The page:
Federal prosecutors file restraining order against Austin website selling coronavirus 'vaccine’ kits

Enforcement action is first to combat fraud related to pandemic

FILE - In this Wednesday, March 11, 2020 file photo, a technician prepares COVID-19 coronavirus patient samples for testing at a laboratory in New York's Long Island. Wide scale testing is a critical part of tracking and containing infectious diseases. But the U.S. effort has been plagued by a series of missteps, including accuracy problems with the test kits the CDC sent to other labs and bureaucratic hurdles that slowed the entrance of large, private sector labs. (AP Photo/John Minchillo)
FILE - In this Wednesday, March 11, 2020 file photo, a technician prepares COVID-19 coronavirus patient samples for testing at a laboratory in New York's Long Island. Wide scale testing is a critical part of tracking and containing infectious diseases. But the U.S. effort has been plagued by a series of missteps, including accuracy problems with the test kits the CDC sent to other labs and bureaucratic hurdles that slowed the entrance of large, private sector labs. (AP Photo/John Minchillo) (Copyright 2020 The Associated Press. All rights reserved.)

An Austin-based website that claimed to sell coronavirus vaccine kits is facing legal trouble after prosecutors filed a restraining order against the company in federal court.

The restraining order, filed Saturday, was granted by U.S. District Judge Robert Pitman. The enforcement action is the first to target fraud related to the COVID-19 pandemic.

How to avoid new coronavirus scams

The man behind the website is not named in court documents, but prosecutors allege the man started coronavirusmedicalkit.com, allowed customers to order a free World Health Organization “vaccine kit” for $4.95 shipping.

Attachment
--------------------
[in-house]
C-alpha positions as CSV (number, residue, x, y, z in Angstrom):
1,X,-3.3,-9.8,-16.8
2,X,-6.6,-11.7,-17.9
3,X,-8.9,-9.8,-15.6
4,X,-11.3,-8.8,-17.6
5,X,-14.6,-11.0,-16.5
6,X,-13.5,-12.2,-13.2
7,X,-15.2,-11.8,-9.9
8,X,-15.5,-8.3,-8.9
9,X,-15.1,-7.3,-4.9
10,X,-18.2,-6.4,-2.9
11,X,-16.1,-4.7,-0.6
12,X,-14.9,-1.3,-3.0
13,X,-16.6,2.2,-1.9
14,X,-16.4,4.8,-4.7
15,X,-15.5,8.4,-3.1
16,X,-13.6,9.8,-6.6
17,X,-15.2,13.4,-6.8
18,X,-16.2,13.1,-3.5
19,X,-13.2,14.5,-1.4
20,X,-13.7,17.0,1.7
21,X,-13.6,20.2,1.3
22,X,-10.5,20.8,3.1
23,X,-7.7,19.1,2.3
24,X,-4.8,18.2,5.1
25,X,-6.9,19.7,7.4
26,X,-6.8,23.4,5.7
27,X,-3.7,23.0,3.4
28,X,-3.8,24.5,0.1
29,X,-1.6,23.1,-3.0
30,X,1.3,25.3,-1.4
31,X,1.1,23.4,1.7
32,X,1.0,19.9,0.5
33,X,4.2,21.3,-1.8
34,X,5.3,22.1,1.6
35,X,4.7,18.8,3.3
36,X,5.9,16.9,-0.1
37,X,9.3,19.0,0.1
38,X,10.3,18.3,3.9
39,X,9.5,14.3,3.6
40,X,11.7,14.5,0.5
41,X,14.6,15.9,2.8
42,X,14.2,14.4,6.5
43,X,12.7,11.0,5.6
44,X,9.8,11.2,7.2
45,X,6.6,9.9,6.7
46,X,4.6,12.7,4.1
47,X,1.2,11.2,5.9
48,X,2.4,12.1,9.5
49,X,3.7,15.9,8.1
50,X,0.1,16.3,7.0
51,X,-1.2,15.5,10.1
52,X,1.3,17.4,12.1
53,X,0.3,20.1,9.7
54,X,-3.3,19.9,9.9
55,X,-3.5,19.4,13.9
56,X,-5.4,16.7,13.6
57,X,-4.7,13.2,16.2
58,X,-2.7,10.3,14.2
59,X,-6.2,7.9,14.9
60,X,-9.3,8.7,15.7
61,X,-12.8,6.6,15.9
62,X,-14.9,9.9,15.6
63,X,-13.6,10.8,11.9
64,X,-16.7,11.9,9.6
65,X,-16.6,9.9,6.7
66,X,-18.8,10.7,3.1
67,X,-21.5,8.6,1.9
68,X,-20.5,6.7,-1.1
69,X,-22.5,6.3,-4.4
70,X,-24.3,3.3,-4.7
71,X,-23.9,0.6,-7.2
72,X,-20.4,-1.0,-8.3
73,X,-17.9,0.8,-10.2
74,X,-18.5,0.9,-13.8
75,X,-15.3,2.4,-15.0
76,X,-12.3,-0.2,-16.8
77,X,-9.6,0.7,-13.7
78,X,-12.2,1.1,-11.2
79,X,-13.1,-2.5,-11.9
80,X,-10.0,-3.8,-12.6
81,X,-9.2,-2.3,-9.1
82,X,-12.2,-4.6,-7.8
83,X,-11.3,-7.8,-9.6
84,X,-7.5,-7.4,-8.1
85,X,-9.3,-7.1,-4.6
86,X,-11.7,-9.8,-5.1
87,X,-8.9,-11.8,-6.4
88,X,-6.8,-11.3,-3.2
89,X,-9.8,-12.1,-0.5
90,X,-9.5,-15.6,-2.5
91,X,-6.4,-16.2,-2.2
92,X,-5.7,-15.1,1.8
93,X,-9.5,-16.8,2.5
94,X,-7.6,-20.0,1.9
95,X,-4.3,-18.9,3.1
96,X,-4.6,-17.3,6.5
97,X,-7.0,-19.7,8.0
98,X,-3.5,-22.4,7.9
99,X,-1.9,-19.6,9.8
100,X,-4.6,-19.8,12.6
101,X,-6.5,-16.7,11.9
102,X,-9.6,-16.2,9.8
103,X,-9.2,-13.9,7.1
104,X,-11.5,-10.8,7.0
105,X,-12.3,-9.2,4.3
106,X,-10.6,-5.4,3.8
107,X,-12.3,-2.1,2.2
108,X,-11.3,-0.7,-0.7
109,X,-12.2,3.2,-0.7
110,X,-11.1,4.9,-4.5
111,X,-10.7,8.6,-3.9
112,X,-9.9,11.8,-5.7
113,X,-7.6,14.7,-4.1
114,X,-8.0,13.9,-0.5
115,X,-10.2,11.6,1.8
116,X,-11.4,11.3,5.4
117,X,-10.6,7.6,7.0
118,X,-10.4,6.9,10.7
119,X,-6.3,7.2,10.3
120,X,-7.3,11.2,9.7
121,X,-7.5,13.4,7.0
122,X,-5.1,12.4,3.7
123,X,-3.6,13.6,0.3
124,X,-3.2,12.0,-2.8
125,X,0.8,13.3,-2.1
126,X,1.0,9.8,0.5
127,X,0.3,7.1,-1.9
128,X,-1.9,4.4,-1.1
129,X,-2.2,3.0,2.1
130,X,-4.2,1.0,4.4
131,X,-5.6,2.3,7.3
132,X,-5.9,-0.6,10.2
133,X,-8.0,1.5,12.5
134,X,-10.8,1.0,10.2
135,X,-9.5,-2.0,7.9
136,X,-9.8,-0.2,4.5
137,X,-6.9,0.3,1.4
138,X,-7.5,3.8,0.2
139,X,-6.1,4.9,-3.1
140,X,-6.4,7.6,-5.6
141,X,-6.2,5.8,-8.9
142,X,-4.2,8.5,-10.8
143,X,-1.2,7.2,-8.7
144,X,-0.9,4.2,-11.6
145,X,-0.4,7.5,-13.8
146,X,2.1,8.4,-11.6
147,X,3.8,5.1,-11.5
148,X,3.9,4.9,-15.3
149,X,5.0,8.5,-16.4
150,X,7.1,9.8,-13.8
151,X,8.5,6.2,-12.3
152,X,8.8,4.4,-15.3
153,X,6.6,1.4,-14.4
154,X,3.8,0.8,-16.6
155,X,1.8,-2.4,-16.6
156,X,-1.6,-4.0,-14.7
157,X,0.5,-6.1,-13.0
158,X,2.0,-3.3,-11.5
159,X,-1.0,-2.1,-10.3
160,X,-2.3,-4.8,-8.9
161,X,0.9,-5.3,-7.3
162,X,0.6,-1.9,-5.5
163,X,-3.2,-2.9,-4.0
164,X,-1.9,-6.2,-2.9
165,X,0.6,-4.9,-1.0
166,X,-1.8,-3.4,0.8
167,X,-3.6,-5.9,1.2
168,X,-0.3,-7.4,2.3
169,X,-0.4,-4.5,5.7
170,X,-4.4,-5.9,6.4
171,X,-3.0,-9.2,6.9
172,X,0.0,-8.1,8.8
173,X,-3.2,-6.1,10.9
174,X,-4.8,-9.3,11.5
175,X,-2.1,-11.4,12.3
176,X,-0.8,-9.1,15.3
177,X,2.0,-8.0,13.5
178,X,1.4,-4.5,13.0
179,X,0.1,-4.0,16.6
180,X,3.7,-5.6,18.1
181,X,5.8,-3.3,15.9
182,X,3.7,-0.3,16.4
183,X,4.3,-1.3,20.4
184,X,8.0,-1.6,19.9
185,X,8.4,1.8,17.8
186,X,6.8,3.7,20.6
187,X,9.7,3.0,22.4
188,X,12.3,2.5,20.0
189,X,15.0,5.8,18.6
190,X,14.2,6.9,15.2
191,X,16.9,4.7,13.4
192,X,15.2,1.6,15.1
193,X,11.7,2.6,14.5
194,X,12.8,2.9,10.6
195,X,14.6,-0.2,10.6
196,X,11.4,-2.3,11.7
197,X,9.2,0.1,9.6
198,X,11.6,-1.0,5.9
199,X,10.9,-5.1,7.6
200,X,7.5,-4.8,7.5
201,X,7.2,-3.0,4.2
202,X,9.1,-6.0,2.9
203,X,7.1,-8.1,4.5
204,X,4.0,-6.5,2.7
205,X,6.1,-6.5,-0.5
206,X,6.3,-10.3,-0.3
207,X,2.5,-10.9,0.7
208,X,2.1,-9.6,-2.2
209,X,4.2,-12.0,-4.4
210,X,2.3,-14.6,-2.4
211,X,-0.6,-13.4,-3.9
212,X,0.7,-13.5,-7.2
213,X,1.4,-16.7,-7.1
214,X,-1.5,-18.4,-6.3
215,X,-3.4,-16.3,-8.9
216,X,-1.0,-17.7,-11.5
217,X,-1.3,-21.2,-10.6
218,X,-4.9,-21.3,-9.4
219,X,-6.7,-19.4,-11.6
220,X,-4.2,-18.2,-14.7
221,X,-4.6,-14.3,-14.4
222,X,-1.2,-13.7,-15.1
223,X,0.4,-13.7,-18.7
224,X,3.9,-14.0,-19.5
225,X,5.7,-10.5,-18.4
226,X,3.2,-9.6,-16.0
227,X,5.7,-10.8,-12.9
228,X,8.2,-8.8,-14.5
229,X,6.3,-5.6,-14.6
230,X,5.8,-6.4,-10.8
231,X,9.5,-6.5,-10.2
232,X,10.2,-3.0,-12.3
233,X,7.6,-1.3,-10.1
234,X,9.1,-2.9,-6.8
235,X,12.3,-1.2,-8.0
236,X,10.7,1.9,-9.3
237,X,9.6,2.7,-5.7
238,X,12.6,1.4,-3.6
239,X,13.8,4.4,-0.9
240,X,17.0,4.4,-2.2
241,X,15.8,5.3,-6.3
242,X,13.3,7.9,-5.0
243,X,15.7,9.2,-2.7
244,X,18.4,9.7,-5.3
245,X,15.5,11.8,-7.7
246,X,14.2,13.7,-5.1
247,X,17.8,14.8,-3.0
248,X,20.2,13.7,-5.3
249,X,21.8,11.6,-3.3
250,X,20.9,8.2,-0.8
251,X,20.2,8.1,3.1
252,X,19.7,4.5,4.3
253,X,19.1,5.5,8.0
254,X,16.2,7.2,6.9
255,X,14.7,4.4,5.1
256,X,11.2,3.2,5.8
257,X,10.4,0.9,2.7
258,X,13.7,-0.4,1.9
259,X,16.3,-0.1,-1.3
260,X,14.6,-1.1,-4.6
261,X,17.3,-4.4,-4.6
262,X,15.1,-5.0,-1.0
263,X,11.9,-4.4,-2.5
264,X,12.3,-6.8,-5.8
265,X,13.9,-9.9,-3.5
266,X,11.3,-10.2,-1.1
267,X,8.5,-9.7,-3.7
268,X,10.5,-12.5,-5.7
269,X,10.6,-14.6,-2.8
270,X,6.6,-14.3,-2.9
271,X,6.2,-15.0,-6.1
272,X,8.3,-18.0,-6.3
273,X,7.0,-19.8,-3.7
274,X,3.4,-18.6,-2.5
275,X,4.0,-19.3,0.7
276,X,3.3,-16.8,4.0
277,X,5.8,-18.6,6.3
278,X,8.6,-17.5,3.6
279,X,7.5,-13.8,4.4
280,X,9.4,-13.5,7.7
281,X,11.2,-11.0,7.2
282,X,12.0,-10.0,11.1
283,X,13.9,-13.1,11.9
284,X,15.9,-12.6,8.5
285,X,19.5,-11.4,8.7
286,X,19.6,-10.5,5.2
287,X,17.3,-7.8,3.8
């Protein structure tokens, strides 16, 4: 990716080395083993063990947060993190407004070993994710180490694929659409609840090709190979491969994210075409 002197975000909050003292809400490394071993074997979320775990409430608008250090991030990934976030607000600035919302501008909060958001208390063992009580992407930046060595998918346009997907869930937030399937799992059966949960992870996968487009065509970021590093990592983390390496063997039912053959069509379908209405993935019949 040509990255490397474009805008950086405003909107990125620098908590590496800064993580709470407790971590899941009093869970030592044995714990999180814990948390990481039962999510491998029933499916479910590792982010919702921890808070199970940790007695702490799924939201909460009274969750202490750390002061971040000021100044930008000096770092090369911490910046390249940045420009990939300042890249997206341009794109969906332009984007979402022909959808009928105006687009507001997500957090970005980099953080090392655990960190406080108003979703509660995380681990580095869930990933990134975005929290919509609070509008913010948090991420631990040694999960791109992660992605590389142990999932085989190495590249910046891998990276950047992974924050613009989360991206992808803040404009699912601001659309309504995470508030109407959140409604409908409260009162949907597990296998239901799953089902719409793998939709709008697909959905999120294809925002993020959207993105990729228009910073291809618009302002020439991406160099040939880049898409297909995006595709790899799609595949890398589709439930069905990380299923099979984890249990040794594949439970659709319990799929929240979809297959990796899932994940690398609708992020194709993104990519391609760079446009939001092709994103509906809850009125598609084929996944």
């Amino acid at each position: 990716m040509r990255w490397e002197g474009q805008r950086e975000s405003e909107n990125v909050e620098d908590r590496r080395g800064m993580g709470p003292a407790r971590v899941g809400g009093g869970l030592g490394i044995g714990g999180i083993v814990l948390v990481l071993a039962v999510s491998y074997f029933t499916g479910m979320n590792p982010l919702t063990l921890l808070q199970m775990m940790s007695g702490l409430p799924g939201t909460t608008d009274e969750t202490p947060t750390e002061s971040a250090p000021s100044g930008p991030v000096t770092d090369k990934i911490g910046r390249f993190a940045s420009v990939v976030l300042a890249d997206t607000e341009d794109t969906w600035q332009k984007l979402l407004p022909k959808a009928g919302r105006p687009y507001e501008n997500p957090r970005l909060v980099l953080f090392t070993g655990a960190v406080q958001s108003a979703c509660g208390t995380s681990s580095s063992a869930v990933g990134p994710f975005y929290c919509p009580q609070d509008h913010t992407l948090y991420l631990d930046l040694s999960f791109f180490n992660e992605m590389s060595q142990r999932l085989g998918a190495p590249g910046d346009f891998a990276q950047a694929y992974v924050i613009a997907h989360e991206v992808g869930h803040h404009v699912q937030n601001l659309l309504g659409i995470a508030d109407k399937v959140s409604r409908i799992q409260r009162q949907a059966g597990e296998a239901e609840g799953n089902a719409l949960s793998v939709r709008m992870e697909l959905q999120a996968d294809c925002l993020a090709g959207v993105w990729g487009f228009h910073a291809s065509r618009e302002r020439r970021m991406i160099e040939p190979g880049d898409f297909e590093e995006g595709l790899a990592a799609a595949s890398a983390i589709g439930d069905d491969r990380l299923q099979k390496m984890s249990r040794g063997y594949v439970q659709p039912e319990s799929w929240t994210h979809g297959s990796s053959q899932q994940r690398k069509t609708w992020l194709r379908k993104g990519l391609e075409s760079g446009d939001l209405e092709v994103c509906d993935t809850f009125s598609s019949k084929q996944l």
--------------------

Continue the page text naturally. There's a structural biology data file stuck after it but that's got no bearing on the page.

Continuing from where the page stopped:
There is currently no cure or vaccine for COVID-19, the respiratory disease caused by the new virus. The disease first appeared in late 2019 in Wuhan, China, but spread around the world in early 2020, causing the World Health Organization to declare a pandemic in March.

Prosecutors believe the purpose of the website is to lure victims into giving up their credit card information, which would lead to identity theft and fraudulent purchases.

The website also uses a photo of Dr. Anthony Fauci, the head of the National Institute of Allergy and Infectious Diseases at the National Institute of Health.

“The Department of Justice will not tolerate criminal exploitation of this national emergency for personal gain,” said Assistant Attorney General Jody Hunt of the Department of Justice’s Civil Division. “We will use every resource at the government’s disposal to act quickly to shut down these most despicable of scammers, whether they are defrauding consumers, committing identity theft, or delivering malware.”

Anyone with knowledge of a fraud scheme related to the pandemic is urged to report it by calling the National Center for Disaster Fraud (NCDF) hotline (1-866-720-5721) or by e-mailing the NCDF at disaster@leo.gov.

MORE CORONAVIRUS COVERAGE FROM KSAT:


About the Author: